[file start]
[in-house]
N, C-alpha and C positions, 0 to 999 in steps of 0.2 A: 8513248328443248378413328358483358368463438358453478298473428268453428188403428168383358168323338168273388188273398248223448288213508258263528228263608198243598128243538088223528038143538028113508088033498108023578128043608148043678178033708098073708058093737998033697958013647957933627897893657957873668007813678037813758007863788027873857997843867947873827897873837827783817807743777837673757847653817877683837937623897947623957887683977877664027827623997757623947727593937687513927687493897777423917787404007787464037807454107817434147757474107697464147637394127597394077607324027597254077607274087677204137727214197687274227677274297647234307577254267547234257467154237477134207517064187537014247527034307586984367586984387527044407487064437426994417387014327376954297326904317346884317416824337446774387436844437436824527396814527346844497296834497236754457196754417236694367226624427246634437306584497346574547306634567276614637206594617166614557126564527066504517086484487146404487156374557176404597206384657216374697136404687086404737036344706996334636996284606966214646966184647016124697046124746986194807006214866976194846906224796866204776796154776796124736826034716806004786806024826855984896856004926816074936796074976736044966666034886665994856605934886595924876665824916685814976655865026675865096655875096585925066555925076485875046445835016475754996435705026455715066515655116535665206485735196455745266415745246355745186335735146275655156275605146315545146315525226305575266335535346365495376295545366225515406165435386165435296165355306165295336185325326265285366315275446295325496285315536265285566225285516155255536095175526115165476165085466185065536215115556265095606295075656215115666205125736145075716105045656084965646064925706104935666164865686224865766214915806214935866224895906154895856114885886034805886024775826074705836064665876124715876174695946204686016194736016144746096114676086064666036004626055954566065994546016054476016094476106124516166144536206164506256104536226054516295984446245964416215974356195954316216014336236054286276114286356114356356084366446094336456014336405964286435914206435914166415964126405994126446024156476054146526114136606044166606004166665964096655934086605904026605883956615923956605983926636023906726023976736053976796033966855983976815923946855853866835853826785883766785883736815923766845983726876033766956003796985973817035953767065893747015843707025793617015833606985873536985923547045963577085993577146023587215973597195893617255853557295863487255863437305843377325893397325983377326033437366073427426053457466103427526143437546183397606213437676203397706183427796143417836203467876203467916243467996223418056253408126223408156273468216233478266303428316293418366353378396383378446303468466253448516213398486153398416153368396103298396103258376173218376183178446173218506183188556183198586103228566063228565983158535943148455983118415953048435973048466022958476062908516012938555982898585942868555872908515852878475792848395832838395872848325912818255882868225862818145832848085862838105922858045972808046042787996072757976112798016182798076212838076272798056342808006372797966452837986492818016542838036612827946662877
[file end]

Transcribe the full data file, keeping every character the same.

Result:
[in-house]
N, C-alpha and C positions, 0 to 999 in steps of 0.2 A: 8513248328443248378413328358483358368463438358453478298473428268453428188403428168383358168323338168273388188273398248223448288213508258263528228263608198243598128243538088223528038143538028113508088033498108023578128043608148043678178033708098073708058093737998033697958013647957933627897893657957873668007813678037813758007863788027873857997843867947873827897873837827783817807743777837673757847653817877683837937623897947623957887683977877664027827623997757623947727593937687513927687493897777423917787404007787464037807454107817434147757474107697464147637394127597394077607324027597254077607274087677204137727214197687274227677274297647234307577254267547234257467154237477134207517064187537014247527034307586984367586984387527044407487064437426994417387014327376954297326904317346884317416824337446774387436844437436824527396814527346844497296834497236754457196754417236694367226624427246634437306584497346574547306634567276614637206594617166614557126564527066504517086484487146404487156374557176404597206384657216374697136404687086404737036344706996334636996284606966214646966184647016124697046124746986194807006214866976194846906224796866204776796154776796124736826034716806004786806024826855984896856004926816074936796074976736044966666034886665994856605934886595924876665824916685814976655865026675865096655875096585925066555925076485875046445835016475754996435705026455715066515655116535665206485735196455745266415745246355745186335735146275655156275605146315545146315525226305575266335535346365495376295545366225515406165435386165435296165355306165295336185325326265285366315275446295325496285315536265285566225285516155255536095175526115165476165085466185065536215115556265095606295075656215115666205125736145075716105045656084965646064925706104935666164865686224865766214915806214935866224895906154895856114885886034805886024775826074705836064665876124715876174695946204686016194736016144746096114676086064666036004626055954566065994546016054476016094476106124516166144536206164506256104536226054516295984446245964416215974356195954316216014336236054286276114286356114356356084366446094336456014336405964286435914206435914166415964126405994126446024156476054146526114136606044166606004166665964096655934086605904026605883956615923956605983926636023906726023976736053976796033966855983976815923946855853866835853826785883766785883736815923766845983726876033766956003796985973817035953767065893747015843707025793617015833606985873536985923547045963577085993577146023587215973597195893617255853557295863487255863437305843377325893397325983377326033437366073427426053457466103427526143437546183397606213437676203397706183427796143417836203467876203467916243467996223418056253408126223408156273468216233478266303428316293418366353378396383378446303468466253448516213398486153398416153368396103298396103258376173218376183178446173218506183188556183198586103228566063228565983158535943148455983118415953048435973048466022958476062908516012938555982898585942868555872908515852878475792848395832838395872848325912818255882868225862818145832848085862838105922858045972808046042787996072757976112798016182798076212838076272798056342808006372797966452837986492818016542838036612827946662877